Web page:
Why Spectre May Be the End of James Bond

The difficulty now, amid the dazzle and spectacle of, is that there is nothing left for Bond to say. The narcissism is played out. The interest is gone.

It would seem that things have never looked rosier for the 007 franchise. It's now, comparatively, breaking Sean Connery's box office records, and the series seems to be on a surer footing than at any point in its history. Spectre may even become the most successful Bond film ever made. But it's usually when you're feeling at your most invincible that the roof falls in.

The problem for Bond is that his latest incarnation has mined himself in order to sustain his audience - and now there's nowhere left to go. For forty years Bond was a man we knew almost nothing about: a caricature skating through a circus of stunts which were their own merit. We didn't need depth, a back story, an anti-hero grunting about his tortured relationship with himself. We had the exploding pens, the cocked eyebrow, the villain with steel teeth and, yes, the shoot-outs in outer space. But the franchise has a long history of being pummelled by more innovative rivals, and in 2002 the pummelling was almost fatal. Jason Bourne single-handedly renovated the entire spy genre. Jason Statham hijacked Bond's black comedy and took it to more audacious places. Then the Marvel adaptations offered poster paint adventures that were in every sense superior. Suddenly 007 was in crisis. He no longer owned the field he'd dominated since the 60s.

Inevitably the nature of the Bond films was fundamentally revised when the franchise was rebooted under Daniel Craig. Now they no longer attempted to compete with the whizz-bang of their usurpers. They were driven instead by emotional struggle. Bond was given psychological depth, a history, inner vulnerability, self-doubt and an obsessive, neurotic sense of nihilism. The cartoons sketched out by Connery and Moore were discarded in favour of a three-dimensional person who bled inside and out.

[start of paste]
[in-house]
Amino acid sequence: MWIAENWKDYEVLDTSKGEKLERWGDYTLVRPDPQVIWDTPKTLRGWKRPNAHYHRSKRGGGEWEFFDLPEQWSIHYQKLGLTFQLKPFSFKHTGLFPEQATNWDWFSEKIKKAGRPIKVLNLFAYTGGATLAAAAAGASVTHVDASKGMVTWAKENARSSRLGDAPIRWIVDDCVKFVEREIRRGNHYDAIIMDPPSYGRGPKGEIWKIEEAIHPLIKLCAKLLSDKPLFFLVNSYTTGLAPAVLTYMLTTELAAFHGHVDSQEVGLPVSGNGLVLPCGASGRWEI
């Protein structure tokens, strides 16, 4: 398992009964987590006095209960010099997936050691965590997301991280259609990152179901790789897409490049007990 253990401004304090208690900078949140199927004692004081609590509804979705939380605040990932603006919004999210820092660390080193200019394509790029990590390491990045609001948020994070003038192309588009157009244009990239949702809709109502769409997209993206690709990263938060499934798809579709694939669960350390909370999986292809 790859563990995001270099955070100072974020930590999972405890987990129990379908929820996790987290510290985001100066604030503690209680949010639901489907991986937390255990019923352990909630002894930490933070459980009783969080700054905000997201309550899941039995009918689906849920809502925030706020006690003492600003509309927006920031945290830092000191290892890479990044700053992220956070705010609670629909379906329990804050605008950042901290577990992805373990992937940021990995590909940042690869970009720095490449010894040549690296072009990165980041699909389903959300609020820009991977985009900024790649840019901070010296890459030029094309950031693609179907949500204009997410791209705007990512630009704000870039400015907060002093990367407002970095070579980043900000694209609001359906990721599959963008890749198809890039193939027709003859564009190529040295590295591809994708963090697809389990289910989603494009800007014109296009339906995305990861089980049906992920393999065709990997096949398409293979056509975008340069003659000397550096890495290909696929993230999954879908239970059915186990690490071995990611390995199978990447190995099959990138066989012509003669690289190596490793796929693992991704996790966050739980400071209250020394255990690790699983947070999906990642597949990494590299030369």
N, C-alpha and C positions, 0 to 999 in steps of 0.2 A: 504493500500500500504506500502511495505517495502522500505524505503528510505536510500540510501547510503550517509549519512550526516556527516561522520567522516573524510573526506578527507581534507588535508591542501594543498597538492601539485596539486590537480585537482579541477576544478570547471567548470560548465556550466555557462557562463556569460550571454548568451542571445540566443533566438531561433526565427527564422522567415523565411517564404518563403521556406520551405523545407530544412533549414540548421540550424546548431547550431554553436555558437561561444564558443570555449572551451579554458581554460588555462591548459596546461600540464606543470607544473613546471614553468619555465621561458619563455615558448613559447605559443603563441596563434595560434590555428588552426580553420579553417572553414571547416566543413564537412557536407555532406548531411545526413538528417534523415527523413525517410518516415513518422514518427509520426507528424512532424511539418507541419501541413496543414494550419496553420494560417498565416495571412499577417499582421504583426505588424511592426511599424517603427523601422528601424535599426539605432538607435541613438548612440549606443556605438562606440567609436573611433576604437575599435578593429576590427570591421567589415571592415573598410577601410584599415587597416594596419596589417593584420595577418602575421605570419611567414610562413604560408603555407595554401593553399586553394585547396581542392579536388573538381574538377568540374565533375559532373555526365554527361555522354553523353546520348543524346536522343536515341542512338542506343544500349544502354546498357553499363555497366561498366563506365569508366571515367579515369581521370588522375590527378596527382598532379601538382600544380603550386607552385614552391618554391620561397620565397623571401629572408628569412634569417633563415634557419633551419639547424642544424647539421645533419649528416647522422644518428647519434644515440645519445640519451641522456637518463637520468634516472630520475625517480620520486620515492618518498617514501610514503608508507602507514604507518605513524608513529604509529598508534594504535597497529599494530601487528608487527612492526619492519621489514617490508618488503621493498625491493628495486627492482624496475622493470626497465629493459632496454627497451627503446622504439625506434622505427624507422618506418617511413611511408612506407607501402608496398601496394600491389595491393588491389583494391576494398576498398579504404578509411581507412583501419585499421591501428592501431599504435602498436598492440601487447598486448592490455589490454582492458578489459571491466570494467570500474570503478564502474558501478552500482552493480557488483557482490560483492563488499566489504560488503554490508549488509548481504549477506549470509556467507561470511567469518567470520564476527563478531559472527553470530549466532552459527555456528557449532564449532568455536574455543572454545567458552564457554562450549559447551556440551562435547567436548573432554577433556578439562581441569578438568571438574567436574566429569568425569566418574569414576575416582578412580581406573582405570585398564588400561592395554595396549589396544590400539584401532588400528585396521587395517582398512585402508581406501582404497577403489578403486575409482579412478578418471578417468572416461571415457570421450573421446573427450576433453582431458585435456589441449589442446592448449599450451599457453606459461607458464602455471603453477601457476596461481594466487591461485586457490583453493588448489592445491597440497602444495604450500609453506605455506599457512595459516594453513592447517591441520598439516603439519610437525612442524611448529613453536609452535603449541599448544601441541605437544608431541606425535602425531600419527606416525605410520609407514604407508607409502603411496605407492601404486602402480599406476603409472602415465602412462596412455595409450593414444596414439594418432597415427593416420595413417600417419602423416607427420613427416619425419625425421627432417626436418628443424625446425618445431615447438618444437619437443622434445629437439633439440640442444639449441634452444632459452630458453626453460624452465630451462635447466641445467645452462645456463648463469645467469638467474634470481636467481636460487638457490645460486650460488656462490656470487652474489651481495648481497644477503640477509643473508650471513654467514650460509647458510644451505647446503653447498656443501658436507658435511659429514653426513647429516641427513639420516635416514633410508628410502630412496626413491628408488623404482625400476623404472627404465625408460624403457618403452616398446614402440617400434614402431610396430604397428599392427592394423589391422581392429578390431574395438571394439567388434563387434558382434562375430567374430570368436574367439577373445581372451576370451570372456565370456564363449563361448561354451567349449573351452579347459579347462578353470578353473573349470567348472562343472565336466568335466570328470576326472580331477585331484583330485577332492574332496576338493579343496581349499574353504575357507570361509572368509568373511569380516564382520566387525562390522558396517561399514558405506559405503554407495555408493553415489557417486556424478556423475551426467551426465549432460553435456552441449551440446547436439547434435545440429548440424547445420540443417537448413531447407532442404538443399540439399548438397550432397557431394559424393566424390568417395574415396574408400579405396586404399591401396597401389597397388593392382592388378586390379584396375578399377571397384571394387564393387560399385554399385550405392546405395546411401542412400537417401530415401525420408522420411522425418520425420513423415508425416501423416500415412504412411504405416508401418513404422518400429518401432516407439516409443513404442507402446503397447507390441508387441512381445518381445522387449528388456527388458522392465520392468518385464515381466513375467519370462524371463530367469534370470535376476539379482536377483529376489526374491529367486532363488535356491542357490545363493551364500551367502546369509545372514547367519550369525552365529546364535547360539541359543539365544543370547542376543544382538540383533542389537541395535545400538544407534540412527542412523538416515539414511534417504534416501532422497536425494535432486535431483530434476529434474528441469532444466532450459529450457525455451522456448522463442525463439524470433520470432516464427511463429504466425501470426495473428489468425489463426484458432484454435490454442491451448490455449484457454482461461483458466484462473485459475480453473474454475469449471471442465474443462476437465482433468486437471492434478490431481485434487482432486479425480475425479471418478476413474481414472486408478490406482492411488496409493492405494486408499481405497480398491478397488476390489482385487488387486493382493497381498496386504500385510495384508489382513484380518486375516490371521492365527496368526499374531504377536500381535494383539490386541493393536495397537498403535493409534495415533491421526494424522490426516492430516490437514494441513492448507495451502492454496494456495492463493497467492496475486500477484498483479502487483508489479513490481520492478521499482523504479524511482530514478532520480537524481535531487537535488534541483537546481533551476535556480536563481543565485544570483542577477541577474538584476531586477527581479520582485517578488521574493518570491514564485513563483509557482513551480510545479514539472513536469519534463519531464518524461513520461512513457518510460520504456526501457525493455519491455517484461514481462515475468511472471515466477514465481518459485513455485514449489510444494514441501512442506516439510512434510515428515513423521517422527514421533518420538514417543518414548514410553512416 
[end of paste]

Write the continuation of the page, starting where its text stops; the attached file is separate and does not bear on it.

In the short term this worked well. The unmasking of a legend is always compelling, and the writers took Bond places that had been hitherto unimaginable. They returned him to his ancestral home and confronted him with its ghosts - the graves of his parents, the secret passageways where he'd fled grief as an orphan. They brought his guard down and made him fall in love, only to have his lover betray him to his enemies and then drown herself. They gave him back the mother he'd lost, Judy Dench's M, whose embracing of him gave Bond the first meaningful relationship of his life, and then they took her away again, having her die in his arms. They gave him the fatherly love of Mathis, who cared that he had lost all sense of himself ('forgive her, forgive yourself'), and then they killed him, too, right in front of their man. Bond didn't just bleed - he broke again and again. He wept. He drank.

In this way, at least, Daniel Craig's Bond became the perfect insignia of the selfie generation. It wasn't the plot twists or the action: it was him; and the broadcasting of his torments. This is Facebook Bond, the self-obsessed embodiment of an egocentric age.

But the difficulty now, amid the dazzle and spectacle of Spectre, is that there is nothing left for Bond to say. The narcissism is played out. The interest is gone. There's a reason why writers don't sublimate the action of their stories to the tragic backgrounds and psychological traumas of their super heroes. It might be enthralling for an audience, and a neat way to revive interest in a brand that's struggling, but it eliminates the allusions and suggestions that perpetuate our interest. Writers avoid it for a second reason, too: it leaves them with nothing left to write about except what their heroes actually do: which brings us full circle, back to the point where what Bond did, post Bourne, post Marvel, was no longer sufficiently original to justify making movies about him.

What will become of 007 now the lonely, unshaven, mumbling Hamlet is played out? He can't return to the slick, comedic caricature of old, merely jogged along by jokes and an explosive tapestry of CGI. Jason Statham and Robert Downey Jnr are still pummelling, still doing it better. He can't go forward into more brooding self-obsession. He is, in fact, done.

Spectre is a terrific movie. Daniel Craig gives another faultless performance. But the very reimagining that was employed to revive the character is itself proving fatal. Bond is in a corner again - one of his own making - and this time there's nowhere to go.

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